None of which contradicts the fact that the world is a better place without Gaddafi. But it does suggest that it is time to put away the rose-tinted glasses brigade who suggested that this was another Falklands. It most certainly wasn’t. We have been instrumental in the death of vast numbers of civilians. The number under Gaddafi might have been greater but that we will never know.
It is perhaps only right to remind ourselves that the huge arms depots that we spent so much on destroying from the air were there by courtesy of ourselves and other European arms vendors. In total Libya imported military planes worth £270 million, just under £100 million in guns and £85 million in electronic equipment from the EU between 2005 and 2009. And Gaddafi’s arsenals which escaped destruction now stand largely unguarded. These stockpiles include chemical and biological weapons plus heat-seeking anti-aircraft missiles. Into whose hands will these fall?
JOIN ME TOMORROW FOR THE WEEKEND QUIZ!!!!!!!!!!!!!!!!!!!!!!!!!!!!!!!!!!!!!!!!
Several of us headed off in the van yesterday to collect some chicken coops. Being nincompoops we travelled back in the rush hour, and boy did we regret it. The motorway was jam-packed, the service stations resembled a Lady Gaga concert. The country is seizing up was our rather gloomy prognosis, as we spent forever crawling behind a van bearing the inaccurate boast that “We never slow down on customer service”.
And it is not just grumpy old men that watch despairingly as our roads, our hospitals, our rail services, our sewage and water supplies et al, are becoming ever more inundated. In our angrier moments we blame the cuts, the politicians, the banks and every other curse that comes to mind. But the reason for it all is quite simple, our population is rocketing past the levels at which a small island’s infrstructure can cope.
The latest projections from the Office of National Statistics predict that by 2043 Britain will be the most populous country in Europe. Our population will have swollen to 74 million, outstripping France and Germany. The landmark figure of 70 million is expected to be reached within 16 years. In fact over the next decade the population will increase by the equivalent of a city the size of Leeds every year. The official estimate is that the number of people in the UK will grow by 491,000 every year through to 2020, the fastest sustained growth for 50 years.
Sir Andrew Green, chairman of the Migration Watch UK, tells us what we already sense. “These figures conirm that the UKs dramatic rise in population will continue unabated”. He added that “two thirds of the increase is due to immigration and as people return home this evening crammed into public transport and on congested roads, they could well ask where all of these people are going to fit”. Indeed they may!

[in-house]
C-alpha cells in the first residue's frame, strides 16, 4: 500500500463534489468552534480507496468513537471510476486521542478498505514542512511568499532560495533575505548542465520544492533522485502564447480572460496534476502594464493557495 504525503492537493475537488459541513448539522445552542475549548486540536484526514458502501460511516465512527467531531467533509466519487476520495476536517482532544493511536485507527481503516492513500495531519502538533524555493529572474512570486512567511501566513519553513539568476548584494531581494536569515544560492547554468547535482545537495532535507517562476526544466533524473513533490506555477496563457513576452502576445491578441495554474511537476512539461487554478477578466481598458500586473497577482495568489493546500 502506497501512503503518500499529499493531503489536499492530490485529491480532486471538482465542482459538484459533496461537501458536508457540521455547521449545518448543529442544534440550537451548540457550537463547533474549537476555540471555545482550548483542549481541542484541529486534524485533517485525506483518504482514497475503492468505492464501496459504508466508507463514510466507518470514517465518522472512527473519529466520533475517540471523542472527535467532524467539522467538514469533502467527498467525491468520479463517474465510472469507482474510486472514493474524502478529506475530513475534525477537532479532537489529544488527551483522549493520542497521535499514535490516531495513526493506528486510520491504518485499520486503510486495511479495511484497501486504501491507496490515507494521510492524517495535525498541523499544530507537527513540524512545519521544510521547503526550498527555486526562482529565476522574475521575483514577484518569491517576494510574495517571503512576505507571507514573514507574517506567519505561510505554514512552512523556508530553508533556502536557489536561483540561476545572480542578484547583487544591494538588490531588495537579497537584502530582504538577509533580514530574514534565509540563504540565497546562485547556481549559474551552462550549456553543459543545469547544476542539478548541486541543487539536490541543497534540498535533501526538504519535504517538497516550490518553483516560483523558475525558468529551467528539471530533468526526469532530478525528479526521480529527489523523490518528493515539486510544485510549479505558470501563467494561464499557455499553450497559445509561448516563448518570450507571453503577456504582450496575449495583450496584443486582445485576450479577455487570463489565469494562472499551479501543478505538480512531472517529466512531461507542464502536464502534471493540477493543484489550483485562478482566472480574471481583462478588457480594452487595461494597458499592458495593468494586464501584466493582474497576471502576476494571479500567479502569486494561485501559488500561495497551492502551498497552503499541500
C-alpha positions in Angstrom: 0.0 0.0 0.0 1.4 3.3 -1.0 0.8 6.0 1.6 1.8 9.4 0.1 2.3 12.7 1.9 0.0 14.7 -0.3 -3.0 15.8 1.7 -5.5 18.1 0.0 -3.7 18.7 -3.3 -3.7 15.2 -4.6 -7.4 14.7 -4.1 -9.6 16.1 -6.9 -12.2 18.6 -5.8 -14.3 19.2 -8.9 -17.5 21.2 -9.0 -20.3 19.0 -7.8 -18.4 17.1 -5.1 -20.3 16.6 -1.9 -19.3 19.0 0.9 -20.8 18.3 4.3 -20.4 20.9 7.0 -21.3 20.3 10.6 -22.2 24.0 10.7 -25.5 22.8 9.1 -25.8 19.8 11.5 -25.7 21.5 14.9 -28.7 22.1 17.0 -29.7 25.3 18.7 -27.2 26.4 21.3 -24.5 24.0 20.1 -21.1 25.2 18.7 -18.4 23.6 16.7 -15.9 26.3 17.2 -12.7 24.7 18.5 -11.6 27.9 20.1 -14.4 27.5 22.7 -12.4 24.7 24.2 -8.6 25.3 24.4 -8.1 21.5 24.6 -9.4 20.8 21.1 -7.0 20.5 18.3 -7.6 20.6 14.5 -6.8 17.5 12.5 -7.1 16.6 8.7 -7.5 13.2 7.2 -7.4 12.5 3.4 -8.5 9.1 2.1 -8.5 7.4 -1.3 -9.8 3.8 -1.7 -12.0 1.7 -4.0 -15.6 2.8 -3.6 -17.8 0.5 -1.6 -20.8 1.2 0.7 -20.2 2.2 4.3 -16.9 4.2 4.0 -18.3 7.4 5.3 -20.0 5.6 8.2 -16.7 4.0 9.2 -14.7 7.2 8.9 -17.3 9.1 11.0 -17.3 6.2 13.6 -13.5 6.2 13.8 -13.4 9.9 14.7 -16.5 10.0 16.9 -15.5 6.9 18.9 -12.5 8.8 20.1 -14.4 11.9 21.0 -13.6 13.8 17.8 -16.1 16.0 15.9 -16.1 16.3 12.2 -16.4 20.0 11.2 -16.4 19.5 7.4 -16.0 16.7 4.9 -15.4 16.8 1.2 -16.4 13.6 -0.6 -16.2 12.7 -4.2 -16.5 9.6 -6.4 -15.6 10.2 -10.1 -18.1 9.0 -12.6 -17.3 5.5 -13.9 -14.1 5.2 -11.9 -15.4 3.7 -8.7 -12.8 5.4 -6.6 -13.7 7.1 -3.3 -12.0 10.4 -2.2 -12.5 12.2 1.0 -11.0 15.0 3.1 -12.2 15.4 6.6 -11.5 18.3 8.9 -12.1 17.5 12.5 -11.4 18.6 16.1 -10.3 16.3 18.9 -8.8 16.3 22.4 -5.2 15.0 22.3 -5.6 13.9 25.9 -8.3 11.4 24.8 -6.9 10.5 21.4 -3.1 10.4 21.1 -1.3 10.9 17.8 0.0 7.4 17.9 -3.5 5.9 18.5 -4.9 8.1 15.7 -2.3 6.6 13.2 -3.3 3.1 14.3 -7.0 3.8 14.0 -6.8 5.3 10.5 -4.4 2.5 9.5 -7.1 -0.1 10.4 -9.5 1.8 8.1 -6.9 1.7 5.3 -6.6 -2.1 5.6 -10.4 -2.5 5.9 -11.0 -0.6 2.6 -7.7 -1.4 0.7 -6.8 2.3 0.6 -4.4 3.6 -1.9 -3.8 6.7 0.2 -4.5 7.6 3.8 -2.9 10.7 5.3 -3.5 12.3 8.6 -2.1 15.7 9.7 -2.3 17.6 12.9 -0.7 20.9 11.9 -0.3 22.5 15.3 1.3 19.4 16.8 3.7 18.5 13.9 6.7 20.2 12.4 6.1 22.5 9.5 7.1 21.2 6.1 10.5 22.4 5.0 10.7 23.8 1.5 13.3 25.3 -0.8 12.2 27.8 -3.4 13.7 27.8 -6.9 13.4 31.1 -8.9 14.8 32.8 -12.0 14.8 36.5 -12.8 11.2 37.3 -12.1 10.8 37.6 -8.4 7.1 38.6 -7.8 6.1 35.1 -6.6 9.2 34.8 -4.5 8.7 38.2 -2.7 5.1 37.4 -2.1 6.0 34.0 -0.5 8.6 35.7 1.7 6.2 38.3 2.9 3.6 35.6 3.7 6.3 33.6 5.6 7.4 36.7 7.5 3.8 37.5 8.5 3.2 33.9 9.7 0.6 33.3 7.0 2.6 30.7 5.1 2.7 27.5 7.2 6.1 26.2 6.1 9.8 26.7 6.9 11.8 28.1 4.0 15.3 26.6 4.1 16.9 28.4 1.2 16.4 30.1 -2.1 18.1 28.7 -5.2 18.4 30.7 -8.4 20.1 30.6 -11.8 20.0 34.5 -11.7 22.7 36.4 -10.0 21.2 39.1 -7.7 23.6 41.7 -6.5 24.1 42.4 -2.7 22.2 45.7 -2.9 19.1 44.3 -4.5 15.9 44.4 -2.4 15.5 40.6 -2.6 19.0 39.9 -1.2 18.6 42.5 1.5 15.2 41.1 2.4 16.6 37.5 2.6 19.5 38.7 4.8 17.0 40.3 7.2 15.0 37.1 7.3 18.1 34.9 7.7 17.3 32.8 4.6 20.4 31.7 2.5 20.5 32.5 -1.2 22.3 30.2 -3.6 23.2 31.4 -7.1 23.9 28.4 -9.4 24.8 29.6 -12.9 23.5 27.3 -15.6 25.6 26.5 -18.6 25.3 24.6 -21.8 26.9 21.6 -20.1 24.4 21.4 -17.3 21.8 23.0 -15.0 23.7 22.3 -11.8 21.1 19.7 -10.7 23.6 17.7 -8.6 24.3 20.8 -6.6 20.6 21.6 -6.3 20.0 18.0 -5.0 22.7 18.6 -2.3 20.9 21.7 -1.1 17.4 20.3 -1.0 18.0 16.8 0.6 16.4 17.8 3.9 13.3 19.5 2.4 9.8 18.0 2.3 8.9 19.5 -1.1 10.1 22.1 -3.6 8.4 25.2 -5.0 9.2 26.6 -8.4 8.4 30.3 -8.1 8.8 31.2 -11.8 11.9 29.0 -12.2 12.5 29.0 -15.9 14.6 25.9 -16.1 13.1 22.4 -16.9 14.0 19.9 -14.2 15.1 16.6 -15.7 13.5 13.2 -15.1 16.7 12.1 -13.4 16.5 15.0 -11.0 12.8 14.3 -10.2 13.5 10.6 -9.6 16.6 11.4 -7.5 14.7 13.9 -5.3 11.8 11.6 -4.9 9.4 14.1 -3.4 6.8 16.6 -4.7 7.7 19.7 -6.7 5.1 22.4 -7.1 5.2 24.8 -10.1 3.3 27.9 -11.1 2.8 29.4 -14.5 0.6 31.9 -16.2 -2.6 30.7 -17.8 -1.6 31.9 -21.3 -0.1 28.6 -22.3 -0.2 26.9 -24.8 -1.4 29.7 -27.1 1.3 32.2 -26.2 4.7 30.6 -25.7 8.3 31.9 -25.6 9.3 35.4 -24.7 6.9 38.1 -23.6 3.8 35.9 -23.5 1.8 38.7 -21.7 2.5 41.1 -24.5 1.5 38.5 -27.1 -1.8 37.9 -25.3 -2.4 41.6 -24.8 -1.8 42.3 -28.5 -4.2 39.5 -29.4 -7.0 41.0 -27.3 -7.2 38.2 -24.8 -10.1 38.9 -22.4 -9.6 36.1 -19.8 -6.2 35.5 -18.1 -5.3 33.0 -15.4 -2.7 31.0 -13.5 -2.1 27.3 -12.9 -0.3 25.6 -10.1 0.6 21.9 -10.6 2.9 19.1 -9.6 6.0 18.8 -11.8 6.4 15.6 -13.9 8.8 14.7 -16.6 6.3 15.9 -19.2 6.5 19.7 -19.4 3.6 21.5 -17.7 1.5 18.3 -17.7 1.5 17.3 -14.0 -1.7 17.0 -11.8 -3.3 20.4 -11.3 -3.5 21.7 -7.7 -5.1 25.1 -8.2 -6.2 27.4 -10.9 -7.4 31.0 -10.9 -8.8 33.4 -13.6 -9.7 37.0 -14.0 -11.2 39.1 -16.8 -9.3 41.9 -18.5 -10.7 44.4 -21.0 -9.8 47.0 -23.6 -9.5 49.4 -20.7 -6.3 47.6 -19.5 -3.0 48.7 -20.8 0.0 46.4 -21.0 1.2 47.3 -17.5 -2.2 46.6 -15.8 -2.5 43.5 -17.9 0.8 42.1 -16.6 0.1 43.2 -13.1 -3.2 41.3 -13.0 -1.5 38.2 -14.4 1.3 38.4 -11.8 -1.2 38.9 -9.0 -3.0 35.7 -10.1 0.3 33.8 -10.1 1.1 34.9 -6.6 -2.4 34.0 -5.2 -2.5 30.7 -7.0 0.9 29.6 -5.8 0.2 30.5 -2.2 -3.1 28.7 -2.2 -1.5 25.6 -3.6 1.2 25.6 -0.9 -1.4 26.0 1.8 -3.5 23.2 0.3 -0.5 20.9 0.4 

The one-third that isn’t due to immigration relates to the fact that we are all living longer. At the end of last year there were 1.4 million aged 85 and over, this is forecast to double by 2035 and the number of over-95s will quadruple. Nothing we can do about that except be thankful to the NHS.
It follows that immigration must be reduced, or even stopped. The irony is that anyone saying that is immediately accused of being racist. In fact the unchecked flood of people entering the UK is giving succour to vermin such as the BNP. The issue has nothing to do with race, it has everything to do with the obvious fact that the place is full beyond its capacity.
Damian Green, the Immigration Minister, in commenting on the projections, said yesterday that “there is more to do to bring net migration to the order of tens of thousands per year and ensure migration which benefits the UK”. He is right to try because, as we have learned recently the world population is itself set to rocket. But – and it is a very big but – so long as we are party to the EU open doors policy the government remains powerless to stop the flow of immigration from within its borders.
Right now we are seeing the fallacy of the one-club EU approach. Perhaps not surprisingly, Germany and France are unhappy at the thought of constantly bailing out smaller and more economically-fragile countries over which they have no budgetry control. Thanks largely to Grumpy Gordon we are not in the Euro. However we are an obvious destination for people in the countries insufficiently resourced to cope with the recession, and they are pouring in. Ultimately that damages not only this country but the ones being deserted by skilled workers.
On Monday half of David Cameron’s MPs refused to support his denial of an EU referendum. Since then various Conservatives who supported the prime minister have warned that they will not do so next time, amongst them was the Work and Pensions Secretary Iain Duncan Smith. He knows that the clock is ticking on the cost of population explosion, not just on services but on their costs plus those of pensions and benefits.
By contrast Nick Clegg and Ed Miliband continue to ridicule any worries about over-population. Perhaps they would like to tell us just how many they believe we can accomodate without bringing about a total collapse!
ANSWERS TO YESTERDAY’S MIDWEEK QUIZ; 1. Ray Parker Jr. 2. Bolton 3. Twelve 4. Pigs 5. Pain 6. Switzerland 7. In the morning 8. Overload 9. President Marcos 10. A lie detector.